Sharegroop: Gembani helps early stage startup internalizes development

agilist

Context

Sharegroop, a startup with a good idea, was at the end of its rope when its founders asked Gembani to intervene. Their idea was simple: provide a solution to split payments for vendors. Aiming for the the ever increasing web buyer market (consumers of products bought online) and travel websites, your customer would be able to buy products or tickets in a single transaction, sharing the initial payment with more then one person online.

The problem was that after a year of trying to make a minimum viable product, they still had nothing. To start, they had hired an external agency to make the product for them. The agency seemed to be getting nowhere. They realized that it had either purposefully misled them, so as to justify asking for more money later, or they had simply grossly underestimated the time that they would need. It didn’t matter which.

Their first mistake was clear: when you are in a high risk start up, development of the product should be internal. The needs and structure of the future product are very difficult to predict as it is developed.

After a year of stagnating, they decided to hire a CTO to lead an internal team to try create the product. Another four months went by, and still nothing. They are running out of time, and realize that they need to find a more communicative team, a more experienced team, and that’s when we came in.

How we helped

Nicholas Stock, the head of Gembani, integrated himself into the Sharegroop team, looked at their base coding, found them a new viable CTO, and set them all up with good “lean startup” habits.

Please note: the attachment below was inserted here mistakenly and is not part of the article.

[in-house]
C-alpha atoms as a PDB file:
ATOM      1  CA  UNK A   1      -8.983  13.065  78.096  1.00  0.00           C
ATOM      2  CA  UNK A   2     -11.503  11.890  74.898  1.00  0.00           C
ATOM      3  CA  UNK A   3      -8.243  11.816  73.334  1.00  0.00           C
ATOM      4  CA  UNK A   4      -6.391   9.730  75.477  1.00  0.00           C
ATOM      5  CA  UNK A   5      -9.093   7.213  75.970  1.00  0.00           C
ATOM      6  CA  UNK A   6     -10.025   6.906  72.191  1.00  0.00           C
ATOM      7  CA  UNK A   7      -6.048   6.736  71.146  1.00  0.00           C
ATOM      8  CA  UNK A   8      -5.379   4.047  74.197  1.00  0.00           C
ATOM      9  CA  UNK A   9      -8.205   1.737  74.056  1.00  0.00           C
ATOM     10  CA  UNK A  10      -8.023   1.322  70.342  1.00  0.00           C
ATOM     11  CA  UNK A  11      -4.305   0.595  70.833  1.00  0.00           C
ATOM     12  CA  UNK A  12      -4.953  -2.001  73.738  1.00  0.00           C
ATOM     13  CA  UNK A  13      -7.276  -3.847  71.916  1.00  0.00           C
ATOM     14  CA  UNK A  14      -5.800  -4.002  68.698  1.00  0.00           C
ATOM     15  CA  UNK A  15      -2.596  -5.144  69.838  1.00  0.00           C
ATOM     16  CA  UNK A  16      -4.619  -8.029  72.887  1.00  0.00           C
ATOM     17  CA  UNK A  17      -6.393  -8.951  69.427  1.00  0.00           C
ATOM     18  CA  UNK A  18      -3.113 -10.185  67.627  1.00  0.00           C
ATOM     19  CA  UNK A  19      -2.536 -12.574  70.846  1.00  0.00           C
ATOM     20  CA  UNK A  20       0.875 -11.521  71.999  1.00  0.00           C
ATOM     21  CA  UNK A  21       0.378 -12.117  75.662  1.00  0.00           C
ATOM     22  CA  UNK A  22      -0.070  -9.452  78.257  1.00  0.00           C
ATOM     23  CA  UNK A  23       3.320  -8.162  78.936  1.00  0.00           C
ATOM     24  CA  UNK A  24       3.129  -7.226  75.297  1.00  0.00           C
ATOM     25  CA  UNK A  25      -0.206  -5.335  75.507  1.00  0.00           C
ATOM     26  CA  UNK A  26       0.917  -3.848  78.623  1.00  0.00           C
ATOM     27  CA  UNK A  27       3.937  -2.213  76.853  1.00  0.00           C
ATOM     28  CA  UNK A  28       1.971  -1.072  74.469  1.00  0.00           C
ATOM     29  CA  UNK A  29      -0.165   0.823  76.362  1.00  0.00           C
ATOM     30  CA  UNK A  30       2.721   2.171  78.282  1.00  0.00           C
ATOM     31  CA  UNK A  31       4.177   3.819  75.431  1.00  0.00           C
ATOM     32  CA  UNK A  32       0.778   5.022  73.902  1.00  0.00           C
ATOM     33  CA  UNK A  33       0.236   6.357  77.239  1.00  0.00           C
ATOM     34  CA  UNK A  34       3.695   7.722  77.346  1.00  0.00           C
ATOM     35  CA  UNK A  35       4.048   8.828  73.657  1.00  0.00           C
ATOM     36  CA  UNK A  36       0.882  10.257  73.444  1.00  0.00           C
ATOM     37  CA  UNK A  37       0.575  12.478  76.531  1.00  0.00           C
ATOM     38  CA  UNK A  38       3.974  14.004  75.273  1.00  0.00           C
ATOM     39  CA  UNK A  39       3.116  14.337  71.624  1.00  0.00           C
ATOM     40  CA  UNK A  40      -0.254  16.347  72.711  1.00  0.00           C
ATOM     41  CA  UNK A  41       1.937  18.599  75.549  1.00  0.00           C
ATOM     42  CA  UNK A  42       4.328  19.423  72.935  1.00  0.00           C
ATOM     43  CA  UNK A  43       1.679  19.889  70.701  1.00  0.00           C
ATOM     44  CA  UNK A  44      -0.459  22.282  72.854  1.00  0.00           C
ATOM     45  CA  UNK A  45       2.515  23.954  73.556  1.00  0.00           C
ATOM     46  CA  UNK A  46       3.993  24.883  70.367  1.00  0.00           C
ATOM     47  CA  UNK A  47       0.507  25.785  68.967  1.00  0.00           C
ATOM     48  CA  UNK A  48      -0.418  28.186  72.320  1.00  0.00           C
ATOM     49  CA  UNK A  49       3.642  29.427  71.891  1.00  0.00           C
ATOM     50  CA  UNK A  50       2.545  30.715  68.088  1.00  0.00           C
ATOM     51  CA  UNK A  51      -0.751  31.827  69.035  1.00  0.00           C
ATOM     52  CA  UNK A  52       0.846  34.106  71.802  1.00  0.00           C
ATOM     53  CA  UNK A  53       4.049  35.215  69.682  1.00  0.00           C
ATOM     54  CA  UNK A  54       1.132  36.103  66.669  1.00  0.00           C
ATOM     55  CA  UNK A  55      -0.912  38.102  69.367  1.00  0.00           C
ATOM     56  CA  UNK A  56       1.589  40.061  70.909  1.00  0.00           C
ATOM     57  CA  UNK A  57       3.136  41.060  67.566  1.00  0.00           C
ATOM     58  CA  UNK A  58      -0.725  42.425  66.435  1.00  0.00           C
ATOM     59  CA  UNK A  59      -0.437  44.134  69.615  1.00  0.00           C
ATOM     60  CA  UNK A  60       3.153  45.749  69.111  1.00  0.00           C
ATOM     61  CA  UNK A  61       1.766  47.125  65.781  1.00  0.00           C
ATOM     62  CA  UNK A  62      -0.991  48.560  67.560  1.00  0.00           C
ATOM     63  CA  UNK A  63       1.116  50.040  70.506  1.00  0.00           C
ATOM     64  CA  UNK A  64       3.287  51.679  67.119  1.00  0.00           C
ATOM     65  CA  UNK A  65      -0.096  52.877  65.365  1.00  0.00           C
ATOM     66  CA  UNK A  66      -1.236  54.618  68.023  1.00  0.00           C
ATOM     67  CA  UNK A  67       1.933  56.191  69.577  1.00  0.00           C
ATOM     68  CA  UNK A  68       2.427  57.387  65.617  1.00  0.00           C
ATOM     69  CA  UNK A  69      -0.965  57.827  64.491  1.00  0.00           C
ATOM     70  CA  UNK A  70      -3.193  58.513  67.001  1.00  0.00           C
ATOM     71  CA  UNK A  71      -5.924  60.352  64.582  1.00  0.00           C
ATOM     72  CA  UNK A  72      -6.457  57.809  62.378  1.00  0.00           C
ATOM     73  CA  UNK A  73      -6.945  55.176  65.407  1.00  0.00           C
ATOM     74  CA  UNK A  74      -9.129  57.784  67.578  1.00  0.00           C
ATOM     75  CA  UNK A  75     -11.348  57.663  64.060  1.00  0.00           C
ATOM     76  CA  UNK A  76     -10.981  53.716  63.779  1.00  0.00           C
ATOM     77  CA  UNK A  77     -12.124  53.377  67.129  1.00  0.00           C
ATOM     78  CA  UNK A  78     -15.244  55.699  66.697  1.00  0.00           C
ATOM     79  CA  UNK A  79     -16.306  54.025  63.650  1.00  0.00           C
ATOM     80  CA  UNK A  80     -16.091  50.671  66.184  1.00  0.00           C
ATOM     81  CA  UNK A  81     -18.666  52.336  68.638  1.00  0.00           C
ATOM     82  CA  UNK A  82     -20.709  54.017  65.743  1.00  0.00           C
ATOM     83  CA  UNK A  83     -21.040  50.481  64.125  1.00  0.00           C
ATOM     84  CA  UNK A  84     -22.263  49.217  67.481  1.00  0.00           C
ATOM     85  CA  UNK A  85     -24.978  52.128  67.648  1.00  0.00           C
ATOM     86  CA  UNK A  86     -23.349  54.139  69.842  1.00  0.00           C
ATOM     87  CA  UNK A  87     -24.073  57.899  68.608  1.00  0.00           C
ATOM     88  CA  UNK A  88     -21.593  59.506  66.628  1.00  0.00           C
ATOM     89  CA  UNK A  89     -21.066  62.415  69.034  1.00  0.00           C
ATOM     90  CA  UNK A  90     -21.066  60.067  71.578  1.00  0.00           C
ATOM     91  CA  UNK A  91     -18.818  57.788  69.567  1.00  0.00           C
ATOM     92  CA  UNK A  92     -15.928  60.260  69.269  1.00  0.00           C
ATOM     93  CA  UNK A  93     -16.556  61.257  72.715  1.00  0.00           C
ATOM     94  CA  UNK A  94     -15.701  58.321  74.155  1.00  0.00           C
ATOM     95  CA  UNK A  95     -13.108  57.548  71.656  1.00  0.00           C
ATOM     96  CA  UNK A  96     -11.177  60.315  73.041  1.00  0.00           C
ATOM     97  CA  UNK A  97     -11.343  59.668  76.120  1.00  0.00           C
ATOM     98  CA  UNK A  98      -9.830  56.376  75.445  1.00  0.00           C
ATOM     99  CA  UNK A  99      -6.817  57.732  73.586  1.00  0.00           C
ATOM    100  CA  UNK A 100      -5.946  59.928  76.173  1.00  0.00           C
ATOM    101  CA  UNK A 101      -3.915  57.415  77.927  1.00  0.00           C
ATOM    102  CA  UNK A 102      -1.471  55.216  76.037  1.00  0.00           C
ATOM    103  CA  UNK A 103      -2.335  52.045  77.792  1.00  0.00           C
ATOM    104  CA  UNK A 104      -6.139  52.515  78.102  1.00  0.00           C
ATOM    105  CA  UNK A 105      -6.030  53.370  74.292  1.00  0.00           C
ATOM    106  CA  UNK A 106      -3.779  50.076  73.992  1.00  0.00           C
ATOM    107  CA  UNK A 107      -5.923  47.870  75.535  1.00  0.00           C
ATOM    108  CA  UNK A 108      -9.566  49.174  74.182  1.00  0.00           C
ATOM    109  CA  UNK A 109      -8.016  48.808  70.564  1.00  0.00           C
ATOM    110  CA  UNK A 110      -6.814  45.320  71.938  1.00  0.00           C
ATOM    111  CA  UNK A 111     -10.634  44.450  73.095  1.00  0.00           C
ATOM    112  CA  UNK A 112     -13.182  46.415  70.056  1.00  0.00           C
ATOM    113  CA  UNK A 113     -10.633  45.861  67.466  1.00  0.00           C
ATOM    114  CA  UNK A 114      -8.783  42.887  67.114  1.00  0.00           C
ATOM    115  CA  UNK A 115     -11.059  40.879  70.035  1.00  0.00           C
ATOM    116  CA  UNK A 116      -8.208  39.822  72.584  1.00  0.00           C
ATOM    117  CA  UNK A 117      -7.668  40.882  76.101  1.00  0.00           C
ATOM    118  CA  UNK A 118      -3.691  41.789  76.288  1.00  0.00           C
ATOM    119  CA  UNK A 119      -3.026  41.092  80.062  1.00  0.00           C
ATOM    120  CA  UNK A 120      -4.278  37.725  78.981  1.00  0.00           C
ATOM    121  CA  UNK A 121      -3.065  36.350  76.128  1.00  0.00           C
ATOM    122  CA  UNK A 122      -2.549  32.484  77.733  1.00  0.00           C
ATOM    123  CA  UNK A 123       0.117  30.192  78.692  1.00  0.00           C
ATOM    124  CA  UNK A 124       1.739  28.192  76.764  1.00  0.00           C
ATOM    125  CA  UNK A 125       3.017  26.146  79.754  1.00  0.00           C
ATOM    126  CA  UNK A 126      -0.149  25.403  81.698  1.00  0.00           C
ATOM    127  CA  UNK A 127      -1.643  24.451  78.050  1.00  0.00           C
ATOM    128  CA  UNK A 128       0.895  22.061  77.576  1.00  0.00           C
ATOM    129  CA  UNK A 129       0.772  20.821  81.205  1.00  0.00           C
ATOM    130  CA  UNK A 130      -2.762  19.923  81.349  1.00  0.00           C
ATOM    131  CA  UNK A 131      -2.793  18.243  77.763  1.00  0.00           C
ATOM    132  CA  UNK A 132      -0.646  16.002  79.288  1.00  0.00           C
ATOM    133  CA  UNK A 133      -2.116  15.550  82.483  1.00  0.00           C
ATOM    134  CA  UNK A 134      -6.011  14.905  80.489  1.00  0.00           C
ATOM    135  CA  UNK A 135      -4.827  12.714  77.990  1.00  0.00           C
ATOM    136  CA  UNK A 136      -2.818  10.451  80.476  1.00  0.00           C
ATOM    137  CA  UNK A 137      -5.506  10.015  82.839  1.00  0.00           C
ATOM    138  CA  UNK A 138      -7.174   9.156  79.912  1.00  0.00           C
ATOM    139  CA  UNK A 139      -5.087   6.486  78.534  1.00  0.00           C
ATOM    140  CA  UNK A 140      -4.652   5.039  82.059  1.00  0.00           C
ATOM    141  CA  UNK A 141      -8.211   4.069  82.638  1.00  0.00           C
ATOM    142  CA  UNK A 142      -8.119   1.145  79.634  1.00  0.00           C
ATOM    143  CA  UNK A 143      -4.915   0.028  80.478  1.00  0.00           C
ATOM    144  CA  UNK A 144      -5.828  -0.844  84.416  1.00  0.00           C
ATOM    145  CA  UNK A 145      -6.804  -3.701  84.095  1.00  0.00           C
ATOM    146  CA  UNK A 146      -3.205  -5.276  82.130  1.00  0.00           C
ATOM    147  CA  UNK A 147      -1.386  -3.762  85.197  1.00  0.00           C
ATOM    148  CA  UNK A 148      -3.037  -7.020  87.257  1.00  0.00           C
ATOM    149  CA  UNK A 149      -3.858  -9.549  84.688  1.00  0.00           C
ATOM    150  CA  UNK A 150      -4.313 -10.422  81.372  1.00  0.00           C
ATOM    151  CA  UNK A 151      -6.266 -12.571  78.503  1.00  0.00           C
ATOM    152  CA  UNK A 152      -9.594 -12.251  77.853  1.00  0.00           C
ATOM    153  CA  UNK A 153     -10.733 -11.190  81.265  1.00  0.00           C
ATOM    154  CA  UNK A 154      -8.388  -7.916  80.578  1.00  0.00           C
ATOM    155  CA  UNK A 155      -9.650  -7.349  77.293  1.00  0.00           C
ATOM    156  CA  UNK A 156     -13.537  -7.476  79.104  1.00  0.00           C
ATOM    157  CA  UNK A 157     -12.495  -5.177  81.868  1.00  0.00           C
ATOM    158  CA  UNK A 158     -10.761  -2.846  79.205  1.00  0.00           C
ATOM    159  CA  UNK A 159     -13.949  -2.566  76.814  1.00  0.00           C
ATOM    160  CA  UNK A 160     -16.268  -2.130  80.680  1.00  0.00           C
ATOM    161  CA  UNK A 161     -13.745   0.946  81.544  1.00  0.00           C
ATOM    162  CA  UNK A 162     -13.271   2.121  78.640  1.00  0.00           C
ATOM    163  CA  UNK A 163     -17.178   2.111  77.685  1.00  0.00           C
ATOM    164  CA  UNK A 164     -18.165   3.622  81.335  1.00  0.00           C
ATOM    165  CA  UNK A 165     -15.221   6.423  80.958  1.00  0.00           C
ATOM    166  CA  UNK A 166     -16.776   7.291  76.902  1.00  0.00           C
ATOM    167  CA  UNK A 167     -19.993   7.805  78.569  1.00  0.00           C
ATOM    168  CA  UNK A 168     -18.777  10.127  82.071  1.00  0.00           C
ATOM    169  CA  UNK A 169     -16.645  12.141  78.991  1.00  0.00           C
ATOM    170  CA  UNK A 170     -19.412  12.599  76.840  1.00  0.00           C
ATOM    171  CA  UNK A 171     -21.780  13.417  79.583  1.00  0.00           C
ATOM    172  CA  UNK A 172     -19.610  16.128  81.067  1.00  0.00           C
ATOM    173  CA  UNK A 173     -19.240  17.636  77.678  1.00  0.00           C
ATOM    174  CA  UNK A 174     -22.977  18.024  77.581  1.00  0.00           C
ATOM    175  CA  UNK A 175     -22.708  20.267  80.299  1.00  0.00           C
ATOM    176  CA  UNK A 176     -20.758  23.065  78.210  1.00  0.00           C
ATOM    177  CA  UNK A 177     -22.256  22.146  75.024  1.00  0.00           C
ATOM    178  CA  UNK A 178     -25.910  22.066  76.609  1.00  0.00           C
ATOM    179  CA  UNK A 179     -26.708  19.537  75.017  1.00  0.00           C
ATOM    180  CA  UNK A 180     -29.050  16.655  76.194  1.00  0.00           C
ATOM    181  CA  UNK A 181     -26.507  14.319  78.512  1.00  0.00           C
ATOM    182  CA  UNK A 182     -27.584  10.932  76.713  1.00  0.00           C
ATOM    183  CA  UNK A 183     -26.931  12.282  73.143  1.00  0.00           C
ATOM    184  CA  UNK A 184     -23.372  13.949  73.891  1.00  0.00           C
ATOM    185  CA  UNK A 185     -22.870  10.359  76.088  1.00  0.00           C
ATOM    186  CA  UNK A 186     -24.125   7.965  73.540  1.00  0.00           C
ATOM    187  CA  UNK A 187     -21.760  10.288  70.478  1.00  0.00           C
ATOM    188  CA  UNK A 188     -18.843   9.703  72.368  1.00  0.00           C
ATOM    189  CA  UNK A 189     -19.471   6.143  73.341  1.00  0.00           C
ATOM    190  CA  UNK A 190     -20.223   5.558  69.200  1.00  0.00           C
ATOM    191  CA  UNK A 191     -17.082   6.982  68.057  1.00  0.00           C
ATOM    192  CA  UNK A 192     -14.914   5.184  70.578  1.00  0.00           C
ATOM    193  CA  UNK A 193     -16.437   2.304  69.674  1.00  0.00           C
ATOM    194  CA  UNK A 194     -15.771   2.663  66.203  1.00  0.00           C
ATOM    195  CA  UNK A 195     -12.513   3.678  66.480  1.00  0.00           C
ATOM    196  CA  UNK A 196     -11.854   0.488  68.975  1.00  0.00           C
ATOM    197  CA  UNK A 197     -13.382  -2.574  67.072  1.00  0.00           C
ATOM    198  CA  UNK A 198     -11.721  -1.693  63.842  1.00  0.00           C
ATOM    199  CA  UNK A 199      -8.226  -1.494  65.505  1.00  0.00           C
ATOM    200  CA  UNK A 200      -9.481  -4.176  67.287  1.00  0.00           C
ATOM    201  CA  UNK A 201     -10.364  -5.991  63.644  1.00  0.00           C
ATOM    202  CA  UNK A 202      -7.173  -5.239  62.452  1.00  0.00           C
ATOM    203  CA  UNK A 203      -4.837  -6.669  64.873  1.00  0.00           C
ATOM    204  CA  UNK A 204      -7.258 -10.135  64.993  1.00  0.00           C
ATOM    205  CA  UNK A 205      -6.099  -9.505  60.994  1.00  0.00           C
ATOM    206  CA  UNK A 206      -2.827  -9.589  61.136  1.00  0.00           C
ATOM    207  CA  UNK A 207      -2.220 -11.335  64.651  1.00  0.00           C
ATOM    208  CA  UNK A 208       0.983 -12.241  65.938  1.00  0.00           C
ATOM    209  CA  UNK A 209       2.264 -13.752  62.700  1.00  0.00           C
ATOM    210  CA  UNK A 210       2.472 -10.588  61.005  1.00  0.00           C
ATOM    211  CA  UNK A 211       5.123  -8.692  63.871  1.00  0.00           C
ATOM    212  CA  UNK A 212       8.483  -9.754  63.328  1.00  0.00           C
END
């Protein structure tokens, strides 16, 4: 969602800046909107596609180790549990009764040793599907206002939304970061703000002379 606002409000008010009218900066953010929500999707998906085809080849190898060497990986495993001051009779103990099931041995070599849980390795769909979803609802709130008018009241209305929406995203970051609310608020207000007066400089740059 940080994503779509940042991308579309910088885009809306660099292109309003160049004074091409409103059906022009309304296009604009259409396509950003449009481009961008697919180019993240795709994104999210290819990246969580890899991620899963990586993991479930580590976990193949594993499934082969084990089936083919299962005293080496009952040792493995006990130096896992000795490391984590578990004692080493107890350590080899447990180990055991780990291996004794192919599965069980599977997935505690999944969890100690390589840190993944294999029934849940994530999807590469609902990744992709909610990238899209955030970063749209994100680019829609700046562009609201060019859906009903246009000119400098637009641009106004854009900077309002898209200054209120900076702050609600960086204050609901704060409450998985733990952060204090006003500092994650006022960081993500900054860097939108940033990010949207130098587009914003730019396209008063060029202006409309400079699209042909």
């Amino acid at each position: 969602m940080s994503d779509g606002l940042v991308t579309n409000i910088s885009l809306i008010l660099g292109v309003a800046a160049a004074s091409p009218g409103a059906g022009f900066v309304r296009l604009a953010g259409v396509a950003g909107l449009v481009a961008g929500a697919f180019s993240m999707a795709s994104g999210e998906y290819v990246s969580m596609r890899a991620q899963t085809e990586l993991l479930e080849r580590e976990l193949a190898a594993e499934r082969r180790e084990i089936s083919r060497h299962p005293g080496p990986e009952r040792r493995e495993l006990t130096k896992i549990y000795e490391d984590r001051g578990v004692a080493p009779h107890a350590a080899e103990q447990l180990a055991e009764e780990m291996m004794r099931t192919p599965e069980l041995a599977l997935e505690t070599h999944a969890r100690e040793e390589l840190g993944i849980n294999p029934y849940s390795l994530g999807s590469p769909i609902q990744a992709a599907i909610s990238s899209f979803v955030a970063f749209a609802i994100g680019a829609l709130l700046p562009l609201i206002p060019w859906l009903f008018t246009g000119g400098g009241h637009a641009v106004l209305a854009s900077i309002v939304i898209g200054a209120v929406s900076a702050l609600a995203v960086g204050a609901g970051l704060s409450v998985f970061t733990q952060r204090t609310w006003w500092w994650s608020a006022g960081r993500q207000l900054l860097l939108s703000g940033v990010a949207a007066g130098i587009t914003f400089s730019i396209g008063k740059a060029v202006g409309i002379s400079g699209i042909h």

In light of what they were trying to accomplish, he set everyone up on Pivotal Tracker (coding iteration platform). He institutionalized weekly reviews and encouraged consistent and open conversation between tech and non tech.

This enables the founders to significantly reduce the scope of the original product, drastically simplifying the workflow and reducing the amount of code necessary to launch the product.

On a more technical level Nick contributes code to the automating testing infrastructure of the company. Nick leads by example; he loves the theory of agile and waste management. He likes to get his hands dirty in order to help instill the optimal approach to writing software. He says it's often easier to convince software engineers once a prototype is there running and usable by the team.

Where are they now?

At this stage, Sharegroop has now signed a deal with the flight company Airfrance and are constantly finding new vendors to integrate their solutions with. Pay by credit card, pay by Paypal and now pay by Sharegroop.

On a human level the team is more connected and happy than ever. They work well together, and have the kind of mature synergy that builds great products and even better companies.

On a technical level the team continues to use the practices and infrastructure Nick originally set up. They continue to have the pragmatic rigor Nick loves so much. The team is growing, the CTO has the trust of his co-founders and is sure to build an amazing team. Our pragmatic approach works! And once an engineer learns the practices we preach, he in turn becomes a preacher of these habits - which is why it always cost far less to transform when the team is still small.

Don't be afraid to ask those who know. Gembani's efficient Sillicon valley mindset still works for us today. Concrete & results driven, Nicholas Stock's experience allowed us to overcome past problems easily by using straight forward solutions adapted to our team.

Richard Kim
CTO Sharegroop